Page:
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COLLEGE BASKETBALL

Cal Poly Pomona loses in overtime in Division II title game

The unranked Broncos, who traveled 10,000 miles to reach championship game, come up just short against unbeaten, top-ranked Findlay (Ohio) in 56-53 loss at Springfield, Mass.

March 29, 2009|William Bendetson

SPRINGFIELD, MASS. — Sometimes it takes a miracle. Unfortunately for the Cal Poly Pomona Broncos, they were on the wrong end of a miracle Saturday in the NCAA Division II men's basketball championship game as they lost to Findlay (Ohio), 56-53, in overtime on a last-second step-back three-pointer at the buzzer by Tyler Evans.

It was the end to a magical postseason for the Broncos, who have traveled more than 10,000 miles since the tournament began, from Honolulu to Seattle to Bellingham, Wash., to Memphis, Tenn., to Springfield. No wonder they took to calling themselves the road warriors.

After trailing, 30-20, at the half and 36-22 with just over 16 minutes remaining in the second half, the Broncos went on a 13-0 run in 8 minutes 22 seconds to cut the Oilers' lead to 36-35. That set up an exhilarating finish at the Mass Mutual Center.

"There is not much you can say," Pomona Coach Greg Kamansky said. "We have won a lot of those close games, but today was not our day. I am proud of the way our team fought. When he were down 14, I went off on the guys and told them not to quit -- to give the best they got."

The Broncos knew it would be a challenge to play the Oilers, who were ranked No. 1 nationally all season and came in with a 35-0 record. Pomona was seeking to become the first unranked team since North Alabama in 1979 to win a Division II championship. It was the Broncos' third appearance in the Elite Eight in the last seven years, more than any team in the tournament, and their fourth appearance overall.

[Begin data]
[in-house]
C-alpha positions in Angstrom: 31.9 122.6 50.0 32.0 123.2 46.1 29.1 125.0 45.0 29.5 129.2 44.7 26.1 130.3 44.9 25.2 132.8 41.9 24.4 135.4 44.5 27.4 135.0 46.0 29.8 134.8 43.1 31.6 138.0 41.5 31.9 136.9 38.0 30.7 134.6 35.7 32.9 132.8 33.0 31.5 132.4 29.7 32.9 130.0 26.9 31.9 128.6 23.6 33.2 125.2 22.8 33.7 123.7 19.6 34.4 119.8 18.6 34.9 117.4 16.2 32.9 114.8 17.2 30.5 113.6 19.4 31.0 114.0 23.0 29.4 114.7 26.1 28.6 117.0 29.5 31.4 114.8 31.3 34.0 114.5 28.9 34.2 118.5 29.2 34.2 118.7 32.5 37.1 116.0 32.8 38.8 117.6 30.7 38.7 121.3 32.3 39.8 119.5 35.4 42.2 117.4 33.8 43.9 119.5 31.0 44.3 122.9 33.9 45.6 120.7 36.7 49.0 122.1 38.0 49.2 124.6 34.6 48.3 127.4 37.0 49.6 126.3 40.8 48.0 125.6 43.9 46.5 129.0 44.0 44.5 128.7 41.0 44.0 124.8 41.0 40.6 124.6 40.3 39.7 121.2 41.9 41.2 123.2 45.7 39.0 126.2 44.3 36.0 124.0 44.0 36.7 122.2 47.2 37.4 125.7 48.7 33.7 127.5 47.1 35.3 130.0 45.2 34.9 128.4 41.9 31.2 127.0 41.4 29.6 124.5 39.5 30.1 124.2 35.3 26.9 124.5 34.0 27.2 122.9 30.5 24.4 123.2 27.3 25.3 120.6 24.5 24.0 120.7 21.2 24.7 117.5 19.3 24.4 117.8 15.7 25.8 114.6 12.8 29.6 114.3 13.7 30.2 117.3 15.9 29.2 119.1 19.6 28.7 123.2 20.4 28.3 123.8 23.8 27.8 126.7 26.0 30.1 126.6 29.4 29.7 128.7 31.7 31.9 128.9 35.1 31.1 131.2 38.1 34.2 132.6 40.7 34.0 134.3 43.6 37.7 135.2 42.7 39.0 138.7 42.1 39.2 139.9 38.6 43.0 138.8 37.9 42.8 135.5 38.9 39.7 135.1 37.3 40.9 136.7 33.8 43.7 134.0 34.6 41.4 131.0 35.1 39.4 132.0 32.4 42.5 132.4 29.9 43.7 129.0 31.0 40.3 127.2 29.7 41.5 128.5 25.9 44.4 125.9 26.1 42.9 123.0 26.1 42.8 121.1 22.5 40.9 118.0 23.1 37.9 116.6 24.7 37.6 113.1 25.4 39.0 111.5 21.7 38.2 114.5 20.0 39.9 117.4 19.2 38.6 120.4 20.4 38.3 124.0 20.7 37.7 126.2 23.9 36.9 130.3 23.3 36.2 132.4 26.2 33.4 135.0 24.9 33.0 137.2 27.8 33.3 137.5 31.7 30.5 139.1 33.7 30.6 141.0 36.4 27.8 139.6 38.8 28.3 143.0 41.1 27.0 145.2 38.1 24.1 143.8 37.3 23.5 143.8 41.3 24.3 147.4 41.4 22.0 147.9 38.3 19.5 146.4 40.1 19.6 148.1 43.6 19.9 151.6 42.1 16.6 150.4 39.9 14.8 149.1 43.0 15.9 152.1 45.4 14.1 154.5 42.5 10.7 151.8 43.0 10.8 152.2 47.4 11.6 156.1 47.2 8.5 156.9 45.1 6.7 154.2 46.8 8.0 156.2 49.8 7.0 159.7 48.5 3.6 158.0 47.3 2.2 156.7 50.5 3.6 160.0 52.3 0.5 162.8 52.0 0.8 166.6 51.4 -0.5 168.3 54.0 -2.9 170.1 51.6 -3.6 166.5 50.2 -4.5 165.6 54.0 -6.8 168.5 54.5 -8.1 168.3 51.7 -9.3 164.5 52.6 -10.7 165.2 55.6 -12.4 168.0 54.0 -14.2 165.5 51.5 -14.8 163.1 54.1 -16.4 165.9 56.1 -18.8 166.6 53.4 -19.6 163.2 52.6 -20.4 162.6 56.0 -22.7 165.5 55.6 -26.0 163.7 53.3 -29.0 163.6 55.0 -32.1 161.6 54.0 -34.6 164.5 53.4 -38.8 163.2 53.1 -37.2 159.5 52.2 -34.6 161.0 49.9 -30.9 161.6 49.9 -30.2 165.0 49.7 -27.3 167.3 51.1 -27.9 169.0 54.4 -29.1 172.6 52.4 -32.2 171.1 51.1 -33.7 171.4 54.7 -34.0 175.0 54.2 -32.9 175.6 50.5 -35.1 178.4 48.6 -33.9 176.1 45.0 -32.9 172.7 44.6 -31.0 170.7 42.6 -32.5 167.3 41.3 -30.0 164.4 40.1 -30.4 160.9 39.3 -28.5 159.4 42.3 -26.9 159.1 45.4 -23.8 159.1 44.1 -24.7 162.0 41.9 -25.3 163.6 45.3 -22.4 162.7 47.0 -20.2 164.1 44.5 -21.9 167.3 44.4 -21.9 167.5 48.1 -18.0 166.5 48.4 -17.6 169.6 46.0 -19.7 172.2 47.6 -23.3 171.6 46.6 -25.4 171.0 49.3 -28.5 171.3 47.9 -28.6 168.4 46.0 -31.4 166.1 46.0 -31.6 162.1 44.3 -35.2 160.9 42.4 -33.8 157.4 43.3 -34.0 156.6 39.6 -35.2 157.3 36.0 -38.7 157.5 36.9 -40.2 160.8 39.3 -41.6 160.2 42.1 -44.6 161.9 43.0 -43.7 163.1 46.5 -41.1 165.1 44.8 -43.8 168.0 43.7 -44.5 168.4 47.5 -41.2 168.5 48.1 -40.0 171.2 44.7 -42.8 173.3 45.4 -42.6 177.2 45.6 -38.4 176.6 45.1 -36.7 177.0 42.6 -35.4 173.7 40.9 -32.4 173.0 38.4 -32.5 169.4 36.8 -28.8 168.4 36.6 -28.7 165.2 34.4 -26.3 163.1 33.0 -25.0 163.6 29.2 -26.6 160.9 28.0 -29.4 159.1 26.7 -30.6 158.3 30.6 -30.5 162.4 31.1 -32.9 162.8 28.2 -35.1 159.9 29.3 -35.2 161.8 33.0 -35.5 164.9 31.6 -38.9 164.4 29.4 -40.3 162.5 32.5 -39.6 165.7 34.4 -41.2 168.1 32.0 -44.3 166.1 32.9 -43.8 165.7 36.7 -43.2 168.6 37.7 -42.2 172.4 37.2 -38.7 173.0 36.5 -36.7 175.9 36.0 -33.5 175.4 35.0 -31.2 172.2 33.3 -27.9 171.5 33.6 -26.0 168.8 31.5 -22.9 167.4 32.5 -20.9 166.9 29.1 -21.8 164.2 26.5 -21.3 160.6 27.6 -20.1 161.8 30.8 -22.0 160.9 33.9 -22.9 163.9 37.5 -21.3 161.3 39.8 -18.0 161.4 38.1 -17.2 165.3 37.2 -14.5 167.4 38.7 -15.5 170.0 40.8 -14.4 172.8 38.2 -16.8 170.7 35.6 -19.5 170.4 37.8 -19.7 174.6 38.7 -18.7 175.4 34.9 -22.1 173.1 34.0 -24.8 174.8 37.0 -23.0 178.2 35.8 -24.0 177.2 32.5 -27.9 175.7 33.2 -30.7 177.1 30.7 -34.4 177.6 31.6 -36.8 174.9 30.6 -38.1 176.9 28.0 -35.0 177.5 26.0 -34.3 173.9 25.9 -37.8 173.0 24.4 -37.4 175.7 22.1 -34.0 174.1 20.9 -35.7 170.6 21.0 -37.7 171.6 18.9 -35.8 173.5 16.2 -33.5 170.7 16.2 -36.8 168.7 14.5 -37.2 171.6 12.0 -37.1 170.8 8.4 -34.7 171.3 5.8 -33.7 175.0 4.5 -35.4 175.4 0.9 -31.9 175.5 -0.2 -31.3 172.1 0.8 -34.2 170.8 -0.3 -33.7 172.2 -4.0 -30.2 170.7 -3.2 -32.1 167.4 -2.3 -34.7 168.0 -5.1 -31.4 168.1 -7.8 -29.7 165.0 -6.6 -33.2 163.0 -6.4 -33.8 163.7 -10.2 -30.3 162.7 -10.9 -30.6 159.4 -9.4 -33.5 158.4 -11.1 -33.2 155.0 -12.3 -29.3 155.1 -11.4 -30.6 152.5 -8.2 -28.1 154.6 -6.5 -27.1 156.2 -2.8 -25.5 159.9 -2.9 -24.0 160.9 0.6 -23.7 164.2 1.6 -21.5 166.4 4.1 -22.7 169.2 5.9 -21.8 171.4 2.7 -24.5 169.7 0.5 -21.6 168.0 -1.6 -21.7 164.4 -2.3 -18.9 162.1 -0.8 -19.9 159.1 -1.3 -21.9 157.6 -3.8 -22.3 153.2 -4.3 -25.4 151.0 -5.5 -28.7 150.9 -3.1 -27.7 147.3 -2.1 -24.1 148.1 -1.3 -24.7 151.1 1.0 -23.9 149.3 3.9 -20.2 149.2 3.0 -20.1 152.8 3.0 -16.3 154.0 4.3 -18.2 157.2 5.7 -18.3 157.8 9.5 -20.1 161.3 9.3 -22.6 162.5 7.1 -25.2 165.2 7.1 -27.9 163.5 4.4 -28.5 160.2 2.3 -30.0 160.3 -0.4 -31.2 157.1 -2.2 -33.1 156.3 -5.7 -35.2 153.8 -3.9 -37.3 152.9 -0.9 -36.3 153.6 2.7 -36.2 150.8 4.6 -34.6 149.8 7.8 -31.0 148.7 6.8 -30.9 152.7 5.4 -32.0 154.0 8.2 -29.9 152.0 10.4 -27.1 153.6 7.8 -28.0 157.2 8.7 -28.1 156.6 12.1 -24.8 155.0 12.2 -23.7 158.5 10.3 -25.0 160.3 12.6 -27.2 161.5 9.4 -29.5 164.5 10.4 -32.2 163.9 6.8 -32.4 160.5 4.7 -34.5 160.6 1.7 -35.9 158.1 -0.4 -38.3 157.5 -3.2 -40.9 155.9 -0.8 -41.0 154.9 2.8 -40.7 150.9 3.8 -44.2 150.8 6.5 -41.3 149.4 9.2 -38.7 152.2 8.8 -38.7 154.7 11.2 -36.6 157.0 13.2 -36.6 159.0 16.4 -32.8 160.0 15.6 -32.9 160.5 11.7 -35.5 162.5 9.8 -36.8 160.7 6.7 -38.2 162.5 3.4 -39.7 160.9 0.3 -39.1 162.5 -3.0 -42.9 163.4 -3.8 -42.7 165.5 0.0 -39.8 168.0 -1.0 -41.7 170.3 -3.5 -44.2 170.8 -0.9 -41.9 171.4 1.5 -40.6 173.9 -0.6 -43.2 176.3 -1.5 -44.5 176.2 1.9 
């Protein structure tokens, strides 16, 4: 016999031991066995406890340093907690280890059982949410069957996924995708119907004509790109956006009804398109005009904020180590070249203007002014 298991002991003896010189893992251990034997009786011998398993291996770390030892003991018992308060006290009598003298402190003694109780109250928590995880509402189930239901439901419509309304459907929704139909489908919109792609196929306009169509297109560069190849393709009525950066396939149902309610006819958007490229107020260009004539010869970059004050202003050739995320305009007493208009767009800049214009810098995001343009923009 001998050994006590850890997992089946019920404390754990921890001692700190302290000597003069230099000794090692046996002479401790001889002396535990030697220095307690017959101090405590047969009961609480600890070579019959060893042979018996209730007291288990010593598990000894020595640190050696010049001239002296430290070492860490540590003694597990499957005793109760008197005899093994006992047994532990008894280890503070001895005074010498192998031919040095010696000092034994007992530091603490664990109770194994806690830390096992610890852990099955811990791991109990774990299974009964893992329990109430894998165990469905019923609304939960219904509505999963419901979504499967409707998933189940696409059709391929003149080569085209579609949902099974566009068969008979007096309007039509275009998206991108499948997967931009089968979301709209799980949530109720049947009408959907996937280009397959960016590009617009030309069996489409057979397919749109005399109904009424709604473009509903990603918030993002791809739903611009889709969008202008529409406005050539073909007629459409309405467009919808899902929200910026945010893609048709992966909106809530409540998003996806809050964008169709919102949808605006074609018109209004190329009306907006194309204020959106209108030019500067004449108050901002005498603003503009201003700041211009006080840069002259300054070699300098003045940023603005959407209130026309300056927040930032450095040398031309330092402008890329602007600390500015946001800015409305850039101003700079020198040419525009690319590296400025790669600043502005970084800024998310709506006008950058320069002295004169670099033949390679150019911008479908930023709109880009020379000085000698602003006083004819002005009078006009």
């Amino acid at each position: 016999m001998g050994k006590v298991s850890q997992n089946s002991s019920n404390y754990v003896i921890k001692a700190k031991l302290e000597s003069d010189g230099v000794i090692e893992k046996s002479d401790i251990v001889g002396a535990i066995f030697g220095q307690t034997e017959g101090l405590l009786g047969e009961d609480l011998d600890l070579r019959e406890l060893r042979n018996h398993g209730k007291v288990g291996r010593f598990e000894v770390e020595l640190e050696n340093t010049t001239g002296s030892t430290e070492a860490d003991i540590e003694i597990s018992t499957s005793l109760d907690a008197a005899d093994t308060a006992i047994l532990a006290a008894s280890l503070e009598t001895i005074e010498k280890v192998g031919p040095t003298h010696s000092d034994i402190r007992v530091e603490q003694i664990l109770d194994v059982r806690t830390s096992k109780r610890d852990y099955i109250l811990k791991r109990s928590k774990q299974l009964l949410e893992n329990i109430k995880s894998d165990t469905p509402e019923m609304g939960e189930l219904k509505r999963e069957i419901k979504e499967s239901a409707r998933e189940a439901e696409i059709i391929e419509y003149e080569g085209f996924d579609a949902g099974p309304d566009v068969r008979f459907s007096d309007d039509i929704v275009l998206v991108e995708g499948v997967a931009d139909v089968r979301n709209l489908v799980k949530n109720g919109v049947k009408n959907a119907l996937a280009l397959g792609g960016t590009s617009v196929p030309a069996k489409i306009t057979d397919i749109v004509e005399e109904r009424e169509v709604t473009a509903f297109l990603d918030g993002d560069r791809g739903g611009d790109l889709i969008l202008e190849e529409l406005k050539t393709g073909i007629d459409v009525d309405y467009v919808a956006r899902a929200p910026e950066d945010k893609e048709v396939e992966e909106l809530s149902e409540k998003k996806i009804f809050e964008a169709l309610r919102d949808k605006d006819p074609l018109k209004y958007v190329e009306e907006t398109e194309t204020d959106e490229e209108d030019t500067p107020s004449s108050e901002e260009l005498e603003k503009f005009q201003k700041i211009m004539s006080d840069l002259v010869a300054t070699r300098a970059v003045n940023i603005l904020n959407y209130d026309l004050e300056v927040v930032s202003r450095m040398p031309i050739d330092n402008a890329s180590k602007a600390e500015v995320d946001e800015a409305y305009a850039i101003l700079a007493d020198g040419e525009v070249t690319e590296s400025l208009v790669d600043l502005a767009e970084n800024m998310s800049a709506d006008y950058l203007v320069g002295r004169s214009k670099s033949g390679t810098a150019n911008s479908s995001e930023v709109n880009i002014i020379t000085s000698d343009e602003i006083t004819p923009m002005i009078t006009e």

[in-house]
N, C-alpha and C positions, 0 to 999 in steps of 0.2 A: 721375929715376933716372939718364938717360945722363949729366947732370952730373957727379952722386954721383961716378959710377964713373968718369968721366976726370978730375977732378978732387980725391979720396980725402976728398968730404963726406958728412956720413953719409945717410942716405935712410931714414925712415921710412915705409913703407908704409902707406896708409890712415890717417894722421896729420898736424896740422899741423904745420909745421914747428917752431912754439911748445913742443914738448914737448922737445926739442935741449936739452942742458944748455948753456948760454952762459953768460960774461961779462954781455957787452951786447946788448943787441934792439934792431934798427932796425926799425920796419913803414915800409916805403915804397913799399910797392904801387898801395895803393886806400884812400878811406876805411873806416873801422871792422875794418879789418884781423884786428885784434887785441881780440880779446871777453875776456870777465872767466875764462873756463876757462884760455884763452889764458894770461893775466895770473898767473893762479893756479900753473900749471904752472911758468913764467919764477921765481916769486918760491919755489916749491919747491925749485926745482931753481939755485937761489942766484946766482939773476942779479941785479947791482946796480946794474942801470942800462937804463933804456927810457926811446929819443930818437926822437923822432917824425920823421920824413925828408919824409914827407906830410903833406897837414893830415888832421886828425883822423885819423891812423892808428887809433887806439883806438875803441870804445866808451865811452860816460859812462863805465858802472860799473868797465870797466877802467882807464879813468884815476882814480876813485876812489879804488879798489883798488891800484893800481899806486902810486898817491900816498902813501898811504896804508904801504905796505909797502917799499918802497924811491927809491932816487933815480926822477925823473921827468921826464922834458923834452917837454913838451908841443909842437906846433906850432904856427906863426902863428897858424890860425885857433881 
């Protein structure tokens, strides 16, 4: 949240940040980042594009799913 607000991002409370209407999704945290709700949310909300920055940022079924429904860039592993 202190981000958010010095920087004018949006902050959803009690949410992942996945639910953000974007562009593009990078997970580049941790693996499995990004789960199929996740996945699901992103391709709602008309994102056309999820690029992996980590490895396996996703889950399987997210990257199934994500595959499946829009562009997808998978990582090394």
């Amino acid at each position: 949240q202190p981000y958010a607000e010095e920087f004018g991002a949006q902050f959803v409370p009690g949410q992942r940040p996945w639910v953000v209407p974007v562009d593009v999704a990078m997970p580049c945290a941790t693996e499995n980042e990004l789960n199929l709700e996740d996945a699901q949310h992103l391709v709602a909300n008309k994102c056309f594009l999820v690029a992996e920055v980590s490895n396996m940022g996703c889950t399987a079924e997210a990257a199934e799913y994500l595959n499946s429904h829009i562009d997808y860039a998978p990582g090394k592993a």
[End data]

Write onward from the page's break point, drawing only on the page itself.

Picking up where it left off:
Broncos guard Walter Thompson made a three-pointer with 7:08 to play to tie the score at 38. Larry Gordon's three-pointer on the Broncos' next possession gave them a 41-40 lead. Pomona center Tobias Jahn made one of two free throws to tie it, 42-42, with 1:42 remaining, a score that held up until the end of regulation.

The Broncos had two chances to win it on their final possession. Austin Swift missed a three-point attempt and Thomson grabbed the rebound, but his jumper was short and the game went into overtime.

A three-point play by Gordon gave the Broncos a 51-48 lead three minutes into overtime. The Oilers went on 5-0 run to take a 53-51 lead with 24 seconds remaining before Gordon's basket tied it with 53 seconds left.

The Broncos played great defense on the Oilers' final possession, forcing a held ball with 2.4 seconds remaining, but Findlay retained possession. After a timeout, Evans caught the inbounds pass and dribbled away from the basket before making his game-winning shot -- his only basket of the game in four attempts.

A crowd of 4,885, most of whom appeared to be Oilers fans, was loud from the start as Findlay took an early 10-4 lead.

The Broncos would rally to tie, 18-18, with 7:25 left in the first half, but the Oilers closed the half on a 12-2 run in which five different players scored. They moved the ball quickly up the floor, preventing Pomona from setting up its signature matchup zone, and hit easy shots from inside the foul line.

Gordon, the Broncos' best player, was scoreless in the half. He admitted after the game that he was rushing things. Kamansky said he told Gordon at the half to stay physical and let the game come to him. The difference was striking. Gordon had 17 points after halftime, hitting six field goals. He and Findlay's Morgan Lewis engaged in a compelling one-on-one duel.

Gordon, a 6-foot-5 senior from Montclair High, is the only player in Pomona history to accumulate 1,500 points, 950 rebounds, 500 field goals, 375 free throws, 125 steals and 50 blocks. He is the Broncos' second leading scorer and all-time leading rebounder.

"He got a lot of isolation matchups because [the Broncos] had a lot of great shooters so we couldn't double him," Lewis said. "In the second half, he was able to post up and go right at me. I also had to be concerned about his rebounding because he was averaging 10 rebounds a game. My teammates helped me a lot and today proved that one man can't beat a whole team."

But Gordon came awfully close.

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sports@latimes.com

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